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King Stephen's Reign (1135-1154)

King Stephen's Reign (1135-1154)

Paul Dalton
Graeme J. White
Copyright Date: 2008
Published by: Boydell and Brewer,
Pages: 224
https://www.jstor.org/stable/10.7722/j.ctt81ztd
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  • Book Info
    King Stephen's Reign (1135-1154)
    Book Description:

    The turbulent reign of King Stephen is here subjected to a full assessment by leading scholars in the field. All of the most important aspects are fully covered: the impact of developments under Henry I on the origins of civil war; relations with the continent, as they affected Stephen's overall strategy and the foundation of religious houses; the opportunities which lured foreign mercenaries to England; mid-twelfth century legal developments and trends in revenue-raising; baronial and episcopal allegiances; violent disorder and civil unrest; and the sequence of events which unfolded during the political crisis of July 1141. Taken together, they provide the fruits of the most recent research into and the most up to date interpretations of the intense political and military activity of the reign. CONTRIBUTORS: MARJORIE CHIBNALL, JUDITH GREEN, DAVID CROUCH, JANET BURTON, THOMAS BISSON, BRUCE O'BRIEN, GRAEME WHITE, PAUL DALTON, STEPHEN MARRITT, HUGH THOMAS, EDMUND KING

    eISBN: 978-1-84615-651-9
    Subjects: History

Table of Contents

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  1. (pp. vii-vii)
    Paul Dalton and Graeme J. White
  2. (pp. 1-10)
    MARJORIE CHIBNALL

    THE REIGN OF Stephen invites and receives frequent attention from historians. Although it lasted a mere nineteen years it was rich in historical sources, both chronicle and charter. Moreover the charters, whether produced in monasteries or in secular writing offices, were far from stereotyped and frequently contained passages of narrative. Henry I died in December 1135 without any surviving legitimate son; the seizure of the throne by his nephew Stephen before his daughter Matilda was able to reach England occurred at a critical time for the development of the Anglo-Norman realm. Changes were taking place both in royal government and...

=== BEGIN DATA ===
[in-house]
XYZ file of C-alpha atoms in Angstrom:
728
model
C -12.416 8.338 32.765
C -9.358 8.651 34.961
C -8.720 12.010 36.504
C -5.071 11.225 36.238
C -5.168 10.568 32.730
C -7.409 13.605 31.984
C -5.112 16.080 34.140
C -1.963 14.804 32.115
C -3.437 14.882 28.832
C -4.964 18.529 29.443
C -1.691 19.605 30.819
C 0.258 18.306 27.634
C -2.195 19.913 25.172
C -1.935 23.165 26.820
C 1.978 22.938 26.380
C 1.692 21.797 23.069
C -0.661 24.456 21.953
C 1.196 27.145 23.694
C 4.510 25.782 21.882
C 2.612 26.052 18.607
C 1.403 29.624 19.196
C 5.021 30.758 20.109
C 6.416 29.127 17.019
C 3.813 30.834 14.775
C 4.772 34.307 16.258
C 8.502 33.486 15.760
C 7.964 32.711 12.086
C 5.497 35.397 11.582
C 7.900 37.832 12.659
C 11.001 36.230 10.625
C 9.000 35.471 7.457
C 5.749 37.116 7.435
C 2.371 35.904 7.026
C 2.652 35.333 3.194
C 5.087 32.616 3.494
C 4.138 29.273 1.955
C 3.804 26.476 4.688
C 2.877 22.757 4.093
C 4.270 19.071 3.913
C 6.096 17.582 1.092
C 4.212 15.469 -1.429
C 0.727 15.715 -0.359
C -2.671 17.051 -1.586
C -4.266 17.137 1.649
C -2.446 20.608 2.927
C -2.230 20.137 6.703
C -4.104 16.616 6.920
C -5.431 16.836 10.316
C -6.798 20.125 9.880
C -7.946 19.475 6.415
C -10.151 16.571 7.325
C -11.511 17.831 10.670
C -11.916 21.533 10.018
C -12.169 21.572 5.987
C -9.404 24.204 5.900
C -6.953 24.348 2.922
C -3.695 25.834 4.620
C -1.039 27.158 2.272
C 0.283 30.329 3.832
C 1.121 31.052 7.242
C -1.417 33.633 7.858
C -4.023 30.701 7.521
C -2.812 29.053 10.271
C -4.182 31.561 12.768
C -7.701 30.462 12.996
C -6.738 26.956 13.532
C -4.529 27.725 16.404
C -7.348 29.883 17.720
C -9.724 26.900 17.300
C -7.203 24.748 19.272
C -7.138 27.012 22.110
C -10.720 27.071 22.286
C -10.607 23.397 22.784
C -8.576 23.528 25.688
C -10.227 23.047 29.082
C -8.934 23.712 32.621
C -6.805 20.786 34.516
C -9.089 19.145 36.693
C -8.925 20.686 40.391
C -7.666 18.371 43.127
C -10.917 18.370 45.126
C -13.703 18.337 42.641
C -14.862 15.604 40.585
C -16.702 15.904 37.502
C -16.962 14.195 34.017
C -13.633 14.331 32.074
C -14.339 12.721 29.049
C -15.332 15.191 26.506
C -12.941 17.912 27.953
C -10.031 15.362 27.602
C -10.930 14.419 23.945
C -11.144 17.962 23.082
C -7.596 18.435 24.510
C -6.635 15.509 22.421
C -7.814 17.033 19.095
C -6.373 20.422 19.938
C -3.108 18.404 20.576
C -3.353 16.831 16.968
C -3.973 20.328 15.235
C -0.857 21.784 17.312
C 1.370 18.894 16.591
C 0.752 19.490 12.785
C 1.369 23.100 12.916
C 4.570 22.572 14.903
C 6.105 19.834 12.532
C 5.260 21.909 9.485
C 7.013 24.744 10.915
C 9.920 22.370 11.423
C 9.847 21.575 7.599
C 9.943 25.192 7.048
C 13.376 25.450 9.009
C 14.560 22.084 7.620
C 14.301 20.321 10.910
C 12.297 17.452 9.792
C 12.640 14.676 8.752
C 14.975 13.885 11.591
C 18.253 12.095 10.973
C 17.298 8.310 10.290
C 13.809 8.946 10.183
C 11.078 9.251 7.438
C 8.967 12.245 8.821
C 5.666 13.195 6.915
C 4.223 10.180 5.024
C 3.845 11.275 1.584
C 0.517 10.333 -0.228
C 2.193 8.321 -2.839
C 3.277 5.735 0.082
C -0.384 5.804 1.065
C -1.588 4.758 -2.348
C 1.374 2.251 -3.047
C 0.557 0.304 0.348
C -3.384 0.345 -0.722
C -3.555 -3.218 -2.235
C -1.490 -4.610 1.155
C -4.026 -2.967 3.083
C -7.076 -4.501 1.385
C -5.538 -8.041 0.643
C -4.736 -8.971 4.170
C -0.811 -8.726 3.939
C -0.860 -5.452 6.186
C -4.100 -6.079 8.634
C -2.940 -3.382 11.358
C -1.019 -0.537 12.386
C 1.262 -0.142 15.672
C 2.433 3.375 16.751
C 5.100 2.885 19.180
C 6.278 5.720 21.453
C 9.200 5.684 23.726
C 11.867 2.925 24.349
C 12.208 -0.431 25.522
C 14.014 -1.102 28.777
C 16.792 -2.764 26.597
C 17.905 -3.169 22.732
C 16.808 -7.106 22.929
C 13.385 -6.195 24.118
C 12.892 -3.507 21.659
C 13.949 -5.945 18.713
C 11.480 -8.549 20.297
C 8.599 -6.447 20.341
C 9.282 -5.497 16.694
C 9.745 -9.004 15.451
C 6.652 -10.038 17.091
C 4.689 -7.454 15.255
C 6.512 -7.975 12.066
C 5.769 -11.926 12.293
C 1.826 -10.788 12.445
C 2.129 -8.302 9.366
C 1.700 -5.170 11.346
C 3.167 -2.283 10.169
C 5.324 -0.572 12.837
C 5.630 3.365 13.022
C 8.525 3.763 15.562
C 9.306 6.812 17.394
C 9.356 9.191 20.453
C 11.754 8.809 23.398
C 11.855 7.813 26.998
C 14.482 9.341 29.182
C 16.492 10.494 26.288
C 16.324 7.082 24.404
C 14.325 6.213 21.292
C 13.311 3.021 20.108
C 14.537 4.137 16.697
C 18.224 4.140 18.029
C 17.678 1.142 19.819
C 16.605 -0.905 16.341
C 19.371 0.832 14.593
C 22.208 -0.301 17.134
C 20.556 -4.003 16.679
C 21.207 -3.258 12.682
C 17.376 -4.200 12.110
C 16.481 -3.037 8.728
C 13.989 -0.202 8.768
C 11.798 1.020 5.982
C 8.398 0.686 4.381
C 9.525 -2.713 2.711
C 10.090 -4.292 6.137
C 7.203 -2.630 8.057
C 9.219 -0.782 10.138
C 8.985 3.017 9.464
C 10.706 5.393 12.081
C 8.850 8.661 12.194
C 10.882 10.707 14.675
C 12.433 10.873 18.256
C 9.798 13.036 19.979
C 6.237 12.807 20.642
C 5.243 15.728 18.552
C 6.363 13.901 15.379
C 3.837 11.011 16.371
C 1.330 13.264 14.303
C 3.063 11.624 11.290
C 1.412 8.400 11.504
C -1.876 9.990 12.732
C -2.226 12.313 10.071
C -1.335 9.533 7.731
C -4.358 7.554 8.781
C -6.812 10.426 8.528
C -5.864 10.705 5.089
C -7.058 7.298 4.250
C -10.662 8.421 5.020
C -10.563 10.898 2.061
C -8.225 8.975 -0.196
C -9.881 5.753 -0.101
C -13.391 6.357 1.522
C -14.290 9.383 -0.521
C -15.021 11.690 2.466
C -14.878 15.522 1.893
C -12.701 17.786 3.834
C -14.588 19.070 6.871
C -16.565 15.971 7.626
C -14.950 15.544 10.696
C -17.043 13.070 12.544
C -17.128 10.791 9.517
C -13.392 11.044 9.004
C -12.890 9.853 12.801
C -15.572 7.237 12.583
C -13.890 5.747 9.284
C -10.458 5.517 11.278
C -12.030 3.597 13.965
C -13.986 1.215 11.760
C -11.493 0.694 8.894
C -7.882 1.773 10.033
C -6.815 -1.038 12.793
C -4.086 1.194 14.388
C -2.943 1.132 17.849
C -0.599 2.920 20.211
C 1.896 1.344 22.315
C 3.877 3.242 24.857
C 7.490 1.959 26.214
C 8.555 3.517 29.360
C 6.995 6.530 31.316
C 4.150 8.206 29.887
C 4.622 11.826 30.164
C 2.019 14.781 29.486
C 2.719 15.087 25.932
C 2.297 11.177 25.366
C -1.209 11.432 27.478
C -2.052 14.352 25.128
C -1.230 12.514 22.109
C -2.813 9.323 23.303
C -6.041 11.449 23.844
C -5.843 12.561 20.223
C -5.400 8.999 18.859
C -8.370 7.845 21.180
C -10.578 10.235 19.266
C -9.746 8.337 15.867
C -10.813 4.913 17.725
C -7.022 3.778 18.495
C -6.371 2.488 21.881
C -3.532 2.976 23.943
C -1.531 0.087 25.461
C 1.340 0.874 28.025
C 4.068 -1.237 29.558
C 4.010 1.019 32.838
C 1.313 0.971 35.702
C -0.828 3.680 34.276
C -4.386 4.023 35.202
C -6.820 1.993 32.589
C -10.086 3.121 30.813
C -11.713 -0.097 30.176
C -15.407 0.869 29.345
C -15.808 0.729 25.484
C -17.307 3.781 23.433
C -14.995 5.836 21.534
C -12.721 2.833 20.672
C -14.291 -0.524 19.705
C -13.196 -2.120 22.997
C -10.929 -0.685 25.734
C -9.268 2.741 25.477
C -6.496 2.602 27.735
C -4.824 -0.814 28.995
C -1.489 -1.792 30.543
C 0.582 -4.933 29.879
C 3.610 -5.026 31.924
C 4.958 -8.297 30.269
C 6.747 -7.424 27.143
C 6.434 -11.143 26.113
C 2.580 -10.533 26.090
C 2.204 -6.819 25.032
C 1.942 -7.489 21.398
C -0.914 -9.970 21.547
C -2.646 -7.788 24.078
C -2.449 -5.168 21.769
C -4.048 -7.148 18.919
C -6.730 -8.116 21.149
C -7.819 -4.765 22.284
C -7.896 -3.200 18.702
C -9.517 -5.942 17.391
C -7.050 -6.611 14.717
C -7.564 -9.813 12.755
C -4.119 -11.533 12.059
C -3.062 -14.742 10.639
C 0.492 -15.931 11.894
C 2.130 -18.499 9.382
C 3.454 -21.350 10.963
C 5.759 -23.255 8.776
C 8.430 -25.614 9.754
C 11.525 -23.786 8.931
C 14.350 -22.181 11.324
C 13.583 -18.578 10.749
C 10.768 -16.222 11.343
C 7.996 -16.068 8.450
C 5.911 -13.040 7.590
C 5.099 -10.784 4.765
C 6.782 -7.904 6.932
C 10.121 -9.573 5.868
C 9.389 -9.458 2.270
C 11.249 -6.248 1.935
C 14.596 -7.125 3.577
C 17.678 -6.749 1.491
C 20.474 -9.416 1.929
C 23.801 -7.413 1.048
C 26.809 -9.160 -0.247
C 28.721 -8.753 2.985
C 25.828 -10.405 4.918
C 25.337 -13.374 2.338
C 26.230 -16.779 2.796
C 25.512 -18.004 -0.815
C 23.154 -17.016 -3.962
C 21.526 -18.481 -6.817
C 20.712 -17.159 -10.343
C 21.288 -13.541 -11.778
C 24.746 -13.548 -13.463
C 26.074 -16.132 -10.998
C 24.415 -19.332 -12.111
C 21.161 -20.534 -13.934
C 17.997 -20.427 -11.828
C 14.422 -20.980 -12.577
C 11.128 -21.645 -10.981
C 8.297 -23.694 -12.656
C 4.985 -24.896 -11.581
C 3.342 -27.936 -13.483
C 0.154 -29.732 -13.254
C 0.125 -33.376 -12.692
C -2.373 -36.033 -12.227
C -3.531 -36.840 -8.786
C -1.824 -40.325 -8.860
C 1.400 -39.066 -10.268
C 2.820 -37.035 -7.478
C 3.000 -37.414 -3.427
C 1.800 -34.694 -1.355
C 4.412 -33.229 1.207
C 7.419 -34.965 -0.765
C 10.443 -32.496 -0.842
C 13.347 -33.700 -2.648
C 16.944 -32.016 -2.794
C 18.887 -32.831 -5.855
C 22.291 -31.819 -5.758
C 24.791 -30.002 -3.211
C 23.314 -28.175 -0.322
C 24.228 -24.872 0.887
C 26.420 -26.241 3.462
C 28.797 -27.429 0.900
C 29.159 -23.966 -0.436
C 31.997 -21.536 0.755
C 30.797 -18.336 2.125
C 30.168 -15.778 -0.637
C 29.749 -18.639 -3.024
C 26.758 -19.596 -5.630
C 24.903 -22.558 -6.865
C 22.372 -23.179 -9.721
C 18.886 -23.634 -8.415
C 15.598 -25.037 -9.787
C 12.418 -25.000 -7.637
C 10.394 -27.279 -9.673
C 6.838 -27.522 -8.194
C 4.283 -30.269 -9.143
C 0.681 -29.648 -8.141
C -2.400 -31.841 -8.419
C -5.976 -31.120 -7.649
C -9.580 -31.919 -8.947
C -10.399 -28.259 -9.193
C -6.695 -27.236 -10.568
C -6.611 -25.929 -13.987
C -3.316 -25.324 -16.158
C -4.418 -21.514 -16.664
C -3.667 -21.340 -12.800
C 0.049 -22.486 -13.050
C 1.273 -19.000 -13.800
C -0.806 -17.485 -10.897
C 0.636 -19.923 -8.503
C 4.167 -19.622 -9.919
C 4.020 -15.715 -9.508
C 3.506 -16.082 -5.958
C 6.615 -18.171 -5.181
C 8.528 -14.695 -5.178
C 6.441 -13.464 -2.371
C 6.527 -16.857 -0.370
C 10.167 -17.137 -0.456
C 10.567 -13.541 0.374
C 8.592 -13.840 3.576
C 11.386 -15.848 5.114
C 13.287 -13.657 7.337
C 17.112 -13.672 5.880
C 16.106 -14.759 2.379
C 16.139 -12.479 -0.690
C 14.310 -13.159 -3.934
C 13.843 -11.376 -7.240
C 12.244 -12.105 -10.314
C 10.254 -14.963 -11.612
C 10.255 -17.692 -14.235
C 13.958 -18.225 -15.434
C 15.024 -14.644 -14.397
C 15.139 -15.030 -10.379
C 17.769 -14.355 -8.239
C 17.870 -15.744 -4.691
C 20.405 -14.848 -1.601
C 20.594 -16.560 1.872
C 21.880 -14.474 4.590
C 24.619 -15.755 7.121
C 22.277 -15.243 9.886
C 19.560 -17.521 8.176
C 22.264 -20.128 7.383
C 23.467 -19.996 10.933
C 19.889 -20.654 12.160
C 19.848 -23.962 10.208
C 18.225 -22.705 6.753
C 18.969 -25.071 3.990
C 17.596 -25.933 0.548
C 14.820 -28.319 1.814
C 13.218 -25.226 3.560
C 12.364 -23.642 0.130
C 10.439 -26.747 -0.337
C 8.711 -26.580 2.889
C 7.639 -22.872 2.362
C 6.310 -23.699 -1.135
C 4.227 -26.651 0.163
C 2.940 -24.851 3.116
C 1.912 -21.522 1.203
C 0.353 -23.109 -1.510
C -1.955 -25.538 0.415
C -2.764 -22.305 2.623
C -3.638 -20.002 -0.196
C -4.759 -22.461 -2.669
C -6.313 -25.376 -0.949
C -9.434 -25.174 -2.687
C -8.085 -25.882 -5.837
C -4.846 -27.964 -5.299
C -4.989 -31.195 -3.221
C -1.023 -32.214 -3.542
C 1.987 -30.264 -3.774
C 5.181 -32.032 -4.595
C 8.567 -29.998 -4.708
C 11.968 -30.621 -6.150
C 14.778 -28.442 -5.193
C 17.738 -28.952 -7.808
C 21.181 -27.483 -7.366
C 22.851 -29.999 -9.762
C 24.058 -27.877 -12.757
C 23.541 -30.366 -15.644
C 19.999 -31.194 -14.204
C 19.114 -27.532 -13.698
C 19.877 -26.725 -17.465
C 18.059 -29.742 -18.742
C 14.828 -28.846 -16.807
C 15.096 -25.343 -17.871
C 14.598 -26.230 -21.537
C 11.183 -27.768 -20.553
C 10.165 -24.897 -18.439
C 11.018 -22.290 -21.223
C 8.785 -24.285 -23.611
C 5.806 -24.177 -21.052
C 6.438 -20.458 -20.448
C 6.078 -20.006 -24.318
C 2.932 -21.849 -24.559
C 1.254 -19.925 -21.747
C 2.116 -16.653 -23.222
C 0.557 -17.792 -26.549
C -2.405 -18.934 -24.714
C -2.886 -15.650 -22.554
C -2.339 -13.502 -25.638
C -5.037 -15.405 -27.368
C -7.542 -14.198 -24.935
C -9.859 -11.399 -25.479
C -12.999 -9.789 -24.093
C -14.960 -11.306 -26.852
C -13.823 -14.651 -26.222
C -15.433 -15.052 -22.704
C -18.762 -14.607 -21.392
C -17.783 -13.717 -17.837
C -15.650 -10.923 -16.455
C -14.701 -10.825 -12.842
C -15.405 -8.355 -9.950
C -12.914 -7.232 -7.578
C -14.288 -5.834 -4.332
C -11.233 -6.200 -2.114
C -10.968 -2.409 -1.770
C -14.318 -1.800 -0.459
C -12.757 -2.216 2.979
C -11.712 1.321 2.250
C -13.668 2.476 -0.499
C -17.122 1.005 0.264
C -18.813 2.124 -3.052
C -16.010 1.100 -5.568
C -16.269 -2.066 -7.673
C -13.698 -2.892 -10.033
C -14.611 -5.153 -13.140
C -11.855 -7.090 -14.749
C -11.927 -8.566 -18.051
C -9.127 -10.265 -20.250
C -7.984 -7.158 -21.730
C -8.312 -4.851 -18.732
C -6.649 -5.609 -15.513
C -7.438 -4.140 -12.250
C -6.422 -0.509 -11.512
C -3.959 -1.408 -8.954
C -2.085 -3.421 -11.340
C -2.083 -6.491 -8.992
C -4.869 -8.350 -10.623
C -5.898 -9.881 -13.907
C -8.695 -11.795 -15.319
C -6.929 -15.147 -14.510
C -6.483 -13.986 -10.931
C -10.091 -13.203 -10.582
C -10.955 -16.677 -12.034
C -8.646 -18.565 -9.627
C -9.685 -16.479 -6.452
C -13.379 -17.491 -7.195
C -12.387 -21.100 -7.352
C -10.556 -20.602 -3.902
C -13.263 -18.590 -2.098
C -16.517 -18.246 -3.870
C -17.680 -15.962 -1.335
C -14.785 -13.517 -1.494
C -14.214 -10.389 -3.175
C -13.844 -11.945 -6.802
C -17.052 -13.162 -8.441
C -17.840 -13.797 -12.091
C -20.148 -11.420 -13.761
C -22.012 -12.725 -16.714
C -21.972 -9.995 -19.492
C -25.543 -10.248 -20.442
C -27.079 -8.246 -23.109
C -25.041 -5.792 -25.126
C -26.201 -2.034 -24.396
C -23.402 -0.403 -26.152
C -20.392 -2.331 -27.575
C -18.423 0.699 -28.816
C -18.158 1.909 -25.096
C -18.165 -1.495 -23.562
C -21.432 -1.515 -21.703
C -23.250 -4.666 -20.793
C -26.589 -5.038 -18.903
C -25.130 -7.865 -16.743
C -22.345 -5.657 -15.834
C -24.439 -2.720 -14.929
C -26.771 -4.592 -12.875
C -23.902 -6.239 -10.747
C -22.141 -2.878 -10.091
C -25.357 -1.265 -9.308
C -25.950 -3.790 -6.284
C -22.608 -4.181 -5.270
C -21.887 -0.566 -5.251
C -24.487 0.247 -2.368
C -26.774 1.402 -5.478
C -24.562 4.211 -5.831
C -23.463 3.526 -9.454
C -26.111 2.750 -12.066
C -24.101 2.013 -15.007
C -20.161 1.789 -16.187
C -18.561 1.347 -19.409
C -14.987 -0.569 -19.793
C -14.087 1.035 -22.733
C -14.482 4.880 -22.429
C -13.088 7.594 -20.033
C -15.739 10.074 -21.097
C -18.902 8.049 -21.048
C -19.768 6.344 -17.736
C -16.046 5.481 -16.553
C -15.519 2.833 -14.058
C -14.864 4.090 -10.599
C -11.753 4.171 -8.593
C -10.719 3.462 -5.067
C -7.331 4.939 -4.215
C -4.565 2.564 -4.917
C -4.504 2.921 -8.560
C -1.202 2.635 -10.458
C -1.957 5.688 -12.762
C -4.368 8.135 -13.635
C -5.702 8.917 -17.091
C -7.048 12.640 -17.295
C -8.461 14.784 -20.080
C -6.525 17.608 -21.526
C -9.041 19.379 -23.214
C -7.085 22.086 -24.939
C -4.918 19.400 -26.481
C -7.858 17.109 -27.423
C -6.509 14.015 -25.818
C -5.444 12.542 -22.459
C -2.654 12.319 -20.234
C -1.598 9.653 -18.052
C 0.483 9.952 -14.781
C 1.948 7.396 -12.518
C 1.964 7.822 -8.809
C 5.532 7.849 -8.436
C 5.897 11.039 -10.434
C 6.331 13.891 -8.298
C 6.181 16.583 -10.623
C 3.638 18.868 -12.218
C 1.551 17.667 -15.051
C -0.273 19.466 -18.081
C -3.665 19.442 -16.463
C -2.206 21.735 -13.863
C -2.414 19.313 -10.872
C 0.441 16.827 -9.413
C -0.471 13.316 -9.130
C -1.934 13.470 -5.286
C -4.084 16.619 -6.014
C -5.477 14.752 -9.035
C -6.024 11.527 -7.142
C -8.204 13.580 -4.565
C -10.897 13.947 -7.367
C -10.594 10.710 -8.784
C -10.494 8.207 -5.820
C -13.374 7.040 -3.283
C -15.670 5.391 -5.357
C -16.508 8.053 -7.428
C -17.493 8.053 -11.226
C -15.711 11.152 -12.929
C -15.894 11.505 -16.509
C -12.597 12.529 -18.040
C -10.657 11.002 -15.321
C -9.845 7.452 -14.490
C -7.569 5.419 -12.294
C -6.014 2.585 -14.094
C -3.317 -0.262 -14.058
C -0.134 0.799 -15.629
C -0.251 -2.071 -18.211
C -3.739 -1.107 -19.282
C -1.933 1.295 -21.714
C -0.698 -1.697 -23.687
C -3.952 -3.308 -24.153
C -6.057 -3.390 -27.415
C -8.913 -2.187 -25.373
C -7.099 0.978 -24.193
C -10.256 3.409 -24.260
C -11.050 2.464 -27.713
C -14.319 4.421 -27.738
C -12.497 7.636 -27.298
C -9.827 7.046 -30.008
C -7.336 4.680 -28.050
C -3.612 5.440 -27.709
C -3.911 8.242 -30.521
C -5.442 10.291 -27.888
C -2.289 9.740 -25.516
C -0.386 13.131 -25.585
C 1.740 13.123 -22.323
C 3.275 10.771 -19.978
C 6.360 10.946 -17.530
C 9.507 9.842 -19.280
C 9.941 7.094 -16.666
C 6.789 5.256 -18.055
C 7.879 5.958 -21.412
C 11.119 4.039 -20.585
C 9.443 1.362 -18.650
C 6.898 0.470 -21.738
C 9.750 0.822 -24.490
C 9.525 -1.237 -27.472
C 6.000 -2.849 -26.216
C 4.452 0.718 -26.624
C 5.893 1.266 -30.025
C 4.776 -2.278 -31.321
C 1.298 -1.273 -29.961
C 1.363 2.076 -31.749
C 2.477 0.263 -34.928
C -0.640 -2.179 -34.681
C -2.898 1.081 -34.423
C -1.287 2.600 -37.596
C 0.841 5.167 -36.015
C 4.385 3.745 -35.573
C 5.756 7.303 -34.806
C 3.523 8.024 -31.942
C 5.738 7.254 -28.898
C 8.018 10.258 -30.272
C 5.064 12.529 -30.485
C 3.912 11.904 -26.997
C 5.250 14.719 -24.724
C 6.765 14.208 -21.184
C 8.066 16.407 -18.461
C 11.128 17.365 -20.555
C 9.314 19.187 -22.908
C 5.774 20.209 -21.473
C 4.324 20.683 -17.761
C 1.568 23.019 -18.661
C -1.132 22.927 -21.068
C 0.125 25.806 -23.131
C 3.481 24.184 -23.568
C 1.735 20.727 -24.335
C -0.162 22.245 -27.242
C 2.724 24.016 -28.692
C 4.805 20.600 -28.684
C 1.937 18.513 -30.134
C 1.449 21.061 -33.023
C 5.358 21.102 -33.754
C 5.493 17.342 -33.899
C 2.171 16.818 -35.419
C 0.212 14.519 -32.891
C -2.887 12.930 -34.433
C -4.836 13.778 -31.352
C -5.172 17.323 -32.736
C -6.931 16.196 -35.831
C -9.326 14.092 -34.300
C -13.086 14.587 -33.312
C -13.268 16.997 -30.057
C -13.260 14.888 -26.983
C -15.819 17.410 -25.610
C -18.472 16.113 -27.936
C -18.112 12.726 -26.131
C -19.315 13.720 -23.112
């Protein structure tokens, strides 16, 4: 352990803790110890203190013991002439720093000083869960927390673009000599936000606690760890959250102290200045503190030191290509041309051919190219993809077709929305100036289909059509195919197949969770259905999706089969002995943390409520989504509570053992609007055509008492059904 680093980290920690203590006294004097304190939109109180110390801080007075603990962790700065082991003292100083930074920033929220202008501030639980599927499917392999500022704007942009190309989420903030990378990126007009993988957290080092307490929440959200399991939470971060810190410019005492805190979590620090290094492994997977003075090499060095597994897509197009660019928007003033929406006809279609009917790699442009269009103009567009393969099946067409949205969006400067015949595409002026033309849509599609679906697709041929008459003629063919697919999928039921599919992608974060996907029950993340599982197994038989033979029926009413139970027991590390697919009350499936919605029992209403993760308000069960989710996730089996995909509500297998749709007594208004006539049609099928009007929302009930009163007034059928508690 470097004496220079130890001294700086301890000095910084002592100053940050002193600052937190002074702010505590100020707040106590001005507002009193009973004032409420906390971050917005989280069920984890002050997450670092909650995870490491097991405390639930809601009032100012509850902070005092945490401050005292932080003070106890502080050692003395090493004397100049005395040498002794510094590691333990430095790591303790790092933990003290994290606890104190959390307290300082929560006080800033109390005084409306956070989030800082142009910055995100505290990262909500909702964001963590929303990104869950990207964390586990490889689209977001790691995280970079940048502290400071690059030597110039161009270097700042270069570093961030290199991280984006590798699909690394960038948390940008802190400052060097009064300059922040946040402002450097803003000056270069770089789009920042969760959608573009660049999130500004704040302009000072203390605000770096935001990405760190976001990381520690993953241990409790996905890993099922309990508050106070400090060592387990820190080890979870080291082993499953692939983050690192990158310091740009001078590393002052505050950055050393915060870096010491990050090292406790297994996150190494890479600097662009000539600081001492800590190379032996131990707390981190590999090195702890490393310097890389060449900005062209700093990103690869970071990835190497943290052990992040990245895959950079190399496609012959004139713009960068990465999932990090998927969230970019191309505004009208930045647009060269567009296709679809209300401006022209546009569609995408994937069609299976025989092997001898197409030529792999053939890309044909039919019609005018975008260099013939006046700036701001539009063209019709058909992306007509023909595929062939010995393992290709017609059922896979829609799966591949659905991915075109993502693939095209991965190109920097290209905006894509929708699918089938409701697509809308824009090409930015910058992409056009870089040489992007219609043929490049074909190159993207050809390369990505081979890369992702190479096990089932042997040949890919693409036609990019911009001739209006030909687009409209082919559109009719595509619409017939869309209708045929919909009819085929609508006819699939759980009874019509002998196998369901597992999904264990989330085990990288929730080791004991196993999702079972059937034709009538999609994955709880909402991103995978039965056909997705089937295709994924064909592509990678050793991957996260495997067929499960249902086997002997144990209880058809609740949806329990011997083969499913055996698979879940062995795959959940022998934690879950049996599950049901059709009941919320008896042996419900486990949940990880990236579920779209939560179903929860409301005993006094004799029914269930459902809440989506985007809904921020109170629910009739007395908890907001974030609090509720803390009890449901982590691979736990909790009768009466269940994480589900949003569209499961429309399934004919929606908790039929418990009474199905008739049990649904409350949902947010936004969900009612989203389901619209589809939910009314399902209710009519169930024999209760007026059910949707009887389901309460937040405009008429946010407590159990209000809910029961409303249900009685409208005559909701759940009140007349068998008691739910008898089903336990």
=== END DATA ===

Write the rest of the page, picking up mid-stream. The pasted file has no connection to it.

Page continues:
3. (pp. 11-26)
    JUDITH A. GREEN

    WHEN CONTEMPORARIES wrote of the conflict that broke out in England and Normandy after the death of Henry I, they described it as a struggle centred around the succession, about the actions of individuals, about castles and inheritances.¹ On the whole subsequent historians have followed suit: ethnic conflicts, religious differences, or economic issues were not fundamental causes, to compare with the central contest for power in which lesser folk were caught up. Where there have been different views, these have centred on motivation and timing: how deep-rooted were the origins of the war? What were the motives of the leading...

  4. (pp. 27-43)
    GRAEME J. WHITE

    ANY CONSIDERATION of royal income in twelfth-century England is bound to rely very heavily on the pipe rolls. The fact that none survive from Stephen’s reign, though an obvious impediment, has not deterred scholars such as Judith Green and Kenji Yoshitake from making important contributions to our knowledge of the king’s finances¹ but this paper takes a different approach from that which they adopted. The task in hand here is to compare figures from Henry I’s extant pipe roll, that of 1130, with those of the first full roll of Henry II (1156) and to extend the analysis to selected...

  5. (pp. 44-57)
    DAVID CROUCH

    WHAT SORT OF WORLD VIEW did a twelfth-century man possess? A lot hinges on the answer to that particular question. As we now know, medieval aristocrats travelled very widely and travelled constantly. They knew the roads of their world well, and there is no doubt that they compiled mental maps of it, maps by which they navigated also their political world. Both Gerald of Wales and Bertran de Born give us in their writings excellent examples of how they visualized the world in which they lived: Gerald in his topographical writings, and Bertran in his sketch of the components of...

  6. (pp. 58-79)
    EDMUND KING